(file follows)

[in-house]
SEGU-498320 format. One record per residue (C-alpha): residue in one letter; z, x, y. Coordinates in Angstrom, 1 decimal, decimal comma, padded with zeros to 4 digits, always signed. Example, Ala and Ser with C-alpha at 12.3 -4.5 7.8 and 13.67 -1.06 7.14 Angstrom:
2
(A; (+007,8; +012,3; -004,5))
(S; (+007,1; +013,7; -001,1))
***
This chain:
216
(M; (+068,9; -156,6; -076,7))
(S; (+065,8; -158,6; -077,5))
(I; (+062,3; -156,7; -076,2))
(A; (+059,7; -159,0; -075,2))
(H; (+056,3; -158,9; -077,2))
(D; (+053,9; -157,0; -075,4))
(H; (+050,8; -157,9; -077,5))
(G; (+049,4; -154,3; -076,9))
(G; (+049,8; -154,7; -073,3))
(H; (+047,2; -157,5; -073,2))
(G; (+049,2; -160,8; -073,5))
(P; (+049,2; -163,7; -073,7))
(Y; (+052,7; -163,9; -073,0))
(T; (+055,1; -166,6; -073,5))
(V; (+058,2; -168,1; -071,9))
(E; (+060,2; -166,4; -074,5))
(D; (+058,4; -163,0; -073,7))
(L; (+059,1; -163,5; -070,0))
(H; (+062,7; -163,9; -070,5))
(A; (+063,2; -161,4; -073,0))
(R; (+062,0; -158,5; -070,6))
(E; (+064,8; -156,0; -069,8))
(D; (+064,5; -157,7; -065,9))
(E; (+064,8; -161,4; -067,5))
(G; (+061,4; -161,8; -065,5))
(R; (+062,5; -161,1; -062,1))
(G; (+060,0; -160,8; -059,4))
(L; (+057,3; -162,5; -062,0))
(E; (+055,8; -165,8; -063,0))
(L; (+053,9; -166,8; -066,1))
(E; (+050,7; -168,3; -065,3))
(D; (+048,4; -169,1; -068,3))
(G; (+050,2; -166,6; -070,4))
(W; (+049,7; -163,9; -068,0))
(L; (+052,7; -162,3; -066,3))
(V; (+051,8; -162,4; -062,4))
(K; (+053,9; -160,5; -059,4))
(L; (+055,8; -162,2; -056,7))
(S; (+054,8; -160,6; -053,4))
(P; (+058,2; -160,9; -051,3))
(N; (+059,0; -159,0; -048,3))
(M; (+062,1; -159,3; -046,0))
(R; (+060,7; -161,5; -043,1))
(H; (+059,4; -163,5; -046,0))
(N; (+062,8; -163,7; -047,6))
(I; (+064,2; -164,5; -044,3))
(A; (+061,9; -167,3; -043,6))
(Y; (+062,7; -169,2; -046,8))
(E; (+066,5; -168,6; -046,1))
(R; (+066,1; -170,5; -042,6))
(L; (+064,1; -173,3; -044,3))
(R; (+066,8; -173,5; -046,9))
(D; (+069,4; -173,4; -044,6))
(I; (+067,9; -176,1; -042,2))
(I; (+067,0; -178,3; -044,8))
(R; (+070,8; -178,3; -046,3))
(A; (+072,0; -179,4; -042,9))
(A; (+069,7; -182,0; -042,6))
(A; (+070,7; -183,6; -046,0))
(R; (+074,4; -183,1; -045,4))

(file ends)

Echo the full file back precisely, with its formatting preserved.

[in-house]
SEGU-498320 format. One record per residue (C-alpha): residue in one letter; z, x, y. Coordinates in Angstrom, 1 decimal, decimal comma, padded with zeros to 4 digits, always signed. Example, Ala and Ser with C-alpha at 12.3 -4.5 7.8 and 13.67 -1.06 7.14 Angstrom:
2
(A; (+007,8; +012,3; -004,5))
(S; (+007,1; +013,7; -001,1))
***
This chain:
216
(M; (+068,9; -156,6; -076,7))
(S; (+065,8; -158,6; -077,5))
(I; (+062,3; -156,7; -076,2))
(A; (+059,7; -159,0; -075,2))
(H; (+056,3; -158,9; -077,2))
(D; (+053,9; -157,0; -075,4))
(H; (+050,8; -157,9; -077,5))
(G; (+049,4; -154,3; -076,9))
(G; (+049,8; -154,7; -073,3))
(H; (+047,2; -157,5; -073,2))
(G; (+049,2; -160,8; -073,5))
(P; (+049,2; -163,7; -073,7))
(Y; (+052,7; -163,9; -073,0))
(T; (+055,1; -166,6; -073,5))
(V; (+058,2; -168,1; -071,9))
(E; (+060,2; -166,4; -074,5))
(D; (+058,4; -163,0; -073,7))
(L; (+059,1; -163,5; -070,0))
(H; (+062,7; -163,9; -070,5))
(A; (+063,2; -161,4; -073,0))
(R; (+062,0; -158,5; -070,6))
(E; (+064,8; -156,0; -069,8))
(D; (+064,5; -157,7; -065,9))
(E; (+064,8; -161,4; -067,5))
(G; (+061,4; -161,8; -065,5))
(R; (+062,5; -161,1; -062,1))
(G; (+060,0; -160,8; -059,4))
(L; (+057,3; -162,5; -062,0))
(E; (+055,8; -165,8; -063,0))
(L; (+053,9; -166,8; -066,1))
(E; (+050,7; -168,3; -065,3))
(D; (+048,4; -169,1; -068,3))
(G; (+050,2; -166,6; -070,4))
(W; (+049,7; -163,9; -068,0))
(L; (+052,7; -162,3; -066,3))
(V; (+051,8; -162,4; -062,4))
(K; (+053,9; -160,5; -059,4))
(L; (+055,8; -162,2; -056,7))
(S; (+054,8; -160,6; -053,4))
(P; (+058,2; -160,9; -051,3))
(N; (+059,0; -159,0; -048,3))
(M; (+062,1; -159,3; -046,0))
(R; (+060,7; -161,5; -043,1))
(H; (+059,4; -163,5; -046,0))
(N; (+062,8; -163,7; -047,6))
(I; (+064,2; -164,5; -044,3))
(A; (+061,9; -167,3; -043,6))
(Y; (+062,7; -169,2; -046,8))
(E; (+066,5; -168,6; -046,1))
(R; (+066,1; -170,5; -042,6))
(L; (+064,1; -173,3; -044,3))
(R; (+066,8; -173,5; -046,9))
(D; (+069,4; -173,4; -044,6))
(I; (+067,9; -176,1; -042,2))
(I; (+067,0; -178,3; -044,8))
(R; (+070,8; -178,3; -046,3))
(A; (+072,0; -179,4; -042,9))
(A; (+069,7; -182,0; -042,6))
(A; (+070,7; -183,6; -046,0))
(R; (+074,4; -183,1; -045,4))